Visiting Notorious RBG and Skid Row Museum

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As the saying goes, one cannot be too rich or too thin. To that, I would add that one cannot have too much Ruth Bader Ginsburg, as well. If you, like me, enjoyed the excellent documentary RBG, as well as the movie about her, On the Basis of Sex, then the new exhibition at Skirball Cultural Center, The Notorious RBG, is another pleasure not to be missed.


Installation shots, Notorious RBG: The Life and Times of Ruth Bader Ginsburg. Skirball Cultural Center. Photos by Edward Goldman.

The full title of this exhibition is "The Life and Times of Ruth Bader Ginsburg," and it marks 25 years since her appointment to the Supreme Court. In a fashion characteristic of Skirball presentation, this exhibition consists not only of documents, historical artifacts, photographs, and contemporary art, but also interactive installations.


Top and Bottom: Installation shot, Notorious RBG: The Life and Times of Ruth Bader Ginsburg. Skirball Cultural Center. Photos by Edward Goldman.

There are recreations of RBG’s kitchen, as well as her offices at home and at work. But, the major attraction is a full-scale installation of the Supreme Court bench, where visitors are invited to put on a Supreme Justice robe complete with one of RBG’s signature collars. Now, dressed appropriately, the visitor may take a seat behind the bench to be photographed. Take a look at the photo I snapped of a little girl who might become the next RBG…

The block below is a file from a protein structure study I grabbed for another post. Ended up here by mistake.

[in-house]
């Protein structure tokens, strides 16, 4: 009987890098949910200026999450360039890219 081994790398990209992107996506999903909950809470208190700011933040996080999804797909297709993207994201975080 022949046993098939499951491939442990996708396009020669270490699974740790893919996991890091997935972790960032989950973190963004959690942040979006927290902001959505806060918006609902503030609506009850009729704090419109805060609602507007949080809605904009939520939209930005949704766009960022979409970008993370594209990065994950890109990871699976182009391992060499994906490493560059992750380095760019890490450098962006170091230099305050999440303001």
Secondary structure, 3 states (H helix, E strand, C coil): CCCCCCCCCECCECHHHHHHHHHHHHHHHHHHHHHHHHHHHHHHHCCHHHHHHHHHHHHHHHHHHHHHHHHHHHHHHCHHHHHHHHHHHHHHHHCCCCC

Covers of books making friendly fun of RBG at Audrey’s Museum Store at the Skirball Cultural Center. Photo by Edward Goldman.

The selection of books about Ginsburg at the museum store, with lovingly cheeky portraits of her on their covers, make you think that no other Supreme Court Justice could illicit so much respect, love, and sympathy. One book’s title says it all: “No Truth Without Ruth.”


Top: Artists Manuel Compito AKA OG Man and Scott Taylor at the opening of Manuel Compito & Scott Taylor: Bridging the Divide. Bottom: Installation Shot - Manuel Compito & Scott Taylor: Bridging the Divide.  Skid Row History Museum & Archive. Photos by Edward Goldman.

Now, let me switch gears and ask – how many of you are aware of the Skid Row History Museum and Archive on South Broadway in Downtown LA? Guilty as charged, yours truly went there for the first time last Sunday, for the opening of a new exhibition, "Bridging the Divide," consisting of paintings by Manuel Compito & Scott Taylor.


L: Work by Scott Taylor in Manuel Compito & Scott Taylor: Bridging the Divide. R: Work by Manuel Compito AKA OG Man in Manuel Compito & Scott Taylor: Bridging the Divide. Skid Row History Museum & Archive Photos by Edward Goldman.

Both artists’ studios are in the Skid Row district, but their professional and personal background couldn’t be more different. Scott Taylor, who was educated at university and has had gallery exhibitions in New York and LA, demonstrates a knowledge and influence of modernist art in his semi-figurative paintings of Skid Row. Manuel Compito, also known as OG Man, is a self-taught artist who learned to draw as a child from his brother, and “spent a considerable amount of time cultivating his talents during a lengthy period of incarceration” (SRHMA).


L: Work by Scott Taylor in Manuel Compito & Scott Taylor: Bridging the Divide. R: Work by Manuel Compito AKA OG Man in Manuel Compito & Scott Taylor: Bridging the Divide. Skid Row History Museum & Archive Photos by Edward Goldman.

Shown side by side, the paintings of these two artists are not competing with each other but help us to understand and observe homelessness from two distinct points of view.

While Scott Taylor creates appealing, sophisticated images with a certain emotional distance, Manuel Compito’s paintings dive directly into Skid Row and build our empathy for the people and their lives on the street. Hooray to both artists who make homelessness the subject of their challenging art. I wonder what Notorious RBG would say about these paintings highlighting one of the biggest humanitarian problems in our country…

Credits

Host:
Edward Goldman

Producer:
Kathleen Yore